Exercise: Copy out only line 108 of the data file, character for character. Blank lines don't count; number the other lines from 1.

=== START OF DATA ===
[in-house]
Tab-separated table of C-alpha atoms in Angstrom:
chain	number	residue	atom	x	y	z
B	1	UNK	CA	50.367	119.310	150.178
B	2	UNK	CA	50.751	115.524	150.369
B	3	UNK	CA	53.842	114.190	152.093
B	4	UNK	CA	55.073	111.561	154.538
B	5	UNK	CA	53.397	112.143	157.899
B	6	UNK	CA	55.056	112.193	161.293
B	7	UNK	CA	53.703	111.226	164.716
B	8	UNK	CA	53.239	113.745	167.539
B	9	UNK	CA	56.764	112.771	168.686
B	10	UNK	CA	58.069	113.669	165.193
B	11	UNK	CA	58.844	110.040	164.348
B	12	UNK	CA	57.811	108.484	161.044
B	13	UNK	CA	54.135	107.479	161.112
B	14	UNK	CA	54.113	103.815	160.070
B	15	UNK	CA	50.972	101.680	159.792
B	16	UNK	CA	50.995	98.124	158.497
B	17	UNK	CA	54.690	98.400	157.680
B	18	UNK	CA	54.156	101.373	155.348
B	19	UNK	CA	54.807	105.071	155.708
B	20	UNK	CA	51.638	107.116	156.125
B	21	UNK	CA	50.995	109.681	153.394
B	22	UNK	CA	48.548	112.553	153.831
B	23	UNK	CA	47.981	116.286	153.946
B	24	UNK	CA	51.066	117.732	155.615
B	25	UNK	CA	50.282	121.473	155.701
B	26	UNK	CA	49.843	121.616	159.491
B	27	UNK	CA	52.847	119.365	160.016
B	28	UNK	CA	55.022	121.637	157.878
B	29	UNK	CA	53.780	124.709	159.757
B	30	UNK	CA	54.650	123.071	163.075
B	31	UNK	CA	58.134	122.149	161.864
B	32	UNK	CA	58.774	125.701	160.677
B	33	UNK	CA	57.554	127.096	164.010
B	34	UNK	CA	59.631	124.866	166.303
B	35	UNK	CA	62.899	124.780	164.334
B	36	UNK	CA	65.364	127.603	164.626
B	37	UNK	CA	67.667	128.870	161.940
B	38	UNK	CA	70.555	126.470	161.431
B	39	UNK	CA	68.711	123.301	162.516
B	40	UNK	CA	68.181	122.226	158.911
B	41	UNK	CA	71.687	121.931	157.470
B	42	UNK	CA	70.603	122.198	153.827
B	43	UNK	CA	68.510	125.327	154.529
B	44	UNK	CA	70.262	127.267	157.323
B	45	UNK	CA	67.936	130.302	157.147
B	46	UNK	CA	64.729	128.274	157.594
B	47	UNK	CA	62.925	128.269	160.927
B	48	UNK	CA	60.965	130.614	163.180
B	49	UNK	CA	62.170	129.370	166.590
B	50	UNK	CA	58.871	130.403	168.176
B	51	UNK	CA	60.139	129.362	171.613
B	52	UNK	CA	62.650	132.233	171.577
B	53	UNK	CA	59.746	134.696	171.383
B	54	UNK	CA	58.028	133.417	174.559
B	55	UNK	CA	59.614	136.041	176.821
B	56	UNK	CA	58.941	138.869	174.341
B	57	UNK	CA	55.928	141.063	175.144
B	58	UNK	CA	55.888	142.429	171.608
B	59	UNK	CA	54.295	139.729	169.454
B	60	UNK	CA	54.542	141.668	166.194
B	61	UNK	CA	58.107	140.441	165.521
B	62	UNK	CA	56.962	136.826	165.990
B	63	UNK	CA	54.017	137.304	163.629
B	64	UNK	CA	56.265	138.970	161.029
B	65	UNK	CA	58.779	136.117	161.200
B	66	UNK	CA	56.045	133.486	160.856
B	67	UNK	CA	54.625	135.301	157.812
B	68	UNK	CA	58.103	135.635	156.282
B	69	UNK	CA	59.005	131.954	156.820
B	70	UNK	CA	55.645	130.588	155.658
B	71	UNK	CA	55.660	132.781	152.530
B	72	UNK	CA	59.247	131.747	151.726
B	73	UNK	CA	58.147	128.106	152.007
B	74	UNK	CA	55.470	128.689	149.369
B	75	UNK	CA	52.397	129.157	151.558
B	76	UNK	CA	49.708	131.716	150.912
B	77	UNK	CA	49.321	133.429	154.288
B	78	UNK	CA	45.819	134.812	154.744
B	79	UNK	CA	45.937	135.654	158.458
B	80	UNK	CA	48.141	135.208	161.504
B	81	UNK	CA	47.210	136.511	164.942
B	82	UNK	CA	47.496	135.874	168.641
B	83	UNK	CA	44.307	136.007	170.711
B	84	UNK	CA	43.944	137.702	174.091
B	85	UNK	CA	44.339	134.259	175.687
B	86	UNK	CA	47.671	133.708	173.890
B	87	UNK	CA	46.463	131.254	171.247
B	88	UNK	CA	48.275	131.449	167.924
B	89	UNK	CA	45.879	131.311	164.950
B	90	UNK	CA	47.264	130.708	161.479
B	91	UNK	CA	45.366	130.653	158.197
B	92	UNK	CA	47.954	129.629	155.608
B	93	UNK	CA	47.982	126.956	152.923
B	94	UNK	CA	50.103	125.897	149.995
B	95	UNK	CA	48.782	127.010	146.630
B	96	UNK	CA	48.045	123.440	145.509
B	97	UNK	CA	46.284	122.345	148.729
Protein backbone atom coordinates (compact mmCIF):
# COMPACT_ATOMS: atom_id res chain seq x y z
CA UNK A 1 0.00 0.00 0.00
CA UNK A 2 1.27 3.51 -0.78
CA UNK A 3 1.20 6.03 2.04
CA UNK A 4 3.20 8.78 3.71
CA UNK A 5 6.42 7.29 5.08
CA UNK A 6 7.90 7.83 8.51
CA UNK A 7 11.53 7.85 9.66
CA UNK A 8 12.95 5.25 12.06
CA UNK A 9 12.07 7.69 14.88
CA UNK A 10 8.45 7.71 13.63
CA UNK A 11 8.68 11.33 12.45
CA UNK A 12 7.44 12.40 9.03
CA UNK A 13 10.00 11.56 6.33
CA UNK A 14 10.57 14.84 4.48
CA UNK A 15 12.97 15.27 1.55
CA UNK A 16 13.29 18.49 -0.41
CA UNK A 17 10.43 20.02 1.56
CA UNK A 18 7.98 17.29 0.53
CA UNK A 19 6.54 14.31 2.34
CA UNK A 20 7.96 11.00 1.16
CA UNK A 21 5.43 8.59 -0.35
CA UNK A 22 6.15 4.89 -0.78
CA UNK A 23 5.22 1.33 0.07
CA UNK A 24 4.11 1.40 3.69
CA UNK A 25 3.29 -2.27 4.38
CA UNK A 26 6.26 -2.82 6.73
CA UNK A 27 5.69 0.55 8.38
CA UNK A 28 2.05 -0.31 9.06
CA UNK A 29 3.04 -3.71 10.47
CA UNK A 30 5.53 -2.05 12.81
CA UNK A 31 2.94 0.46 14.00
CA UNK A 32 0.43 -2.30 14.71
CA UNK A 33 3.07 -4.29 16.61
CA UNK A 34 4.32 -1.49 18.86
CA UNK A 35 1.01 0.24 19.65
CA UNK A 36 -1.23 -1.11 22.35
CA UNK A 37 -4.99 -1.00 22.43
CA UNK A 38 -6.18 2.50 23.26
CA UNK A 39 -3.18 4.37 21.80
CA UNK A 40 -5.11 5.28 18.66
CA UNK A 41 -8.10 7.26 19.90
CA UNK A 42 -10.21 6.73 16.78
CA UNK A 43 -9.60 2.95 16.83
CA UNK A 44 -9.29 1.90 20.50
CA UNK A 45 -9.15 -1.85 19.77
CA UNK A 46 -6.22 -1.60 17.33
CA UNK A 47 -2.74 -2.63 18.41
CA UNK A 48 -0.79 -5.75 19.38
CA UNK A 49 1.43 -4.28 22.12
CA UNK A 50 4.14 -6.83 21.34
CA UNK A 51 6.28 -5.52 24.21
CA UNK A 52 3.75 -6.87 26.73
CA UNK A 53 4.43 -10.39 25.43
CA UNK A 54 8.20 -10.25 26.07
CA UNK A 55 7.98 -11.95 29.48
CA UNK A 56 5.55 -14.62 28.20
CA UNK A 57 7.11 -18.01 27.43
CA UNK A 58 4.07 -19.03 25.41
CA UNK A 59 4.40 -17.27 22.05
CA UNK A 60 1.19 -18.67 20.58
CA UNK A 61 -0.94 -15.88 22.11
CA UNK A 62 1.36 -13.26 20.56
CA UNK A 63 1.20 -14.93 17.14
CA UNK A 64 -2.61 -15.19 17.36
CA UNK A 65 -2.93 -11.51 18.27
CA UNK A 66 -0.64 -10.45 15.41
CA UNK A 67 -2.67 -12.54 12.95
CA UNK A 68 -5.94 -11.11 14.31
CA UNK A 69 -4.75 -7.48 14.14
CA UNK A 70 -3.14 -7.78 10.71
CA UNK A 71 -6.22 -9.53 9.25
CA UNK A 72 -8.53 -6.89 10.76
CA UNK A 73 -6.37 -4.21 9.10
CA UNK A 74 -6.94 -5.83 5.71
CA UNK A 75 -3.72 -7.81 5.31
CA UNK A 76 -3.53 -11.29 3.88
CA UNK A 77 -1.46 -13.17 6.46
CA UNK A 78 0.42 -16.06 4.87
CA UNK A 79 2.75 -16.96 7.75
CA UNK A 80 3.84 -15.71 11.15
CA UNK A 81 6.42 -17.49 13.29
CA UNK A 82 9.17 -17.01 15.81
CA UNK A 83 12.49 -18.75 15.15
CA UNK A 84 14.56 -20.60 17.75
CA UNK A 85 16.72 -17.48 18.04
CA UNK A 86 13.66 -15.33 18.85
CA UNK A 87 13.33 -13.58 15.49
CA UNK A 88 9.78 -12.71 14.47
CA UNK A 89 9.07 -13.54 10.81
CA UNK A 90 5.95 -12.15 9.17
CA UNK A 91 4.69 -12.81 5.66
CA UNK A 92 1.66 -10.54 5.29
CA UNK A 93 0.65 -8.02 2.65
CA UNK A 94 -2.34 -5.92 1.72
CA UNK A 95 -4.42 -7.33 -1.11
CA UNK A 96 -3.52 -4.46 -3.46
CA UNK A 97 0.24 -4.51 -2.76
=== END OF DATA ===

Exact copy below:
CA UNK A 6 7.90 7.83 8.51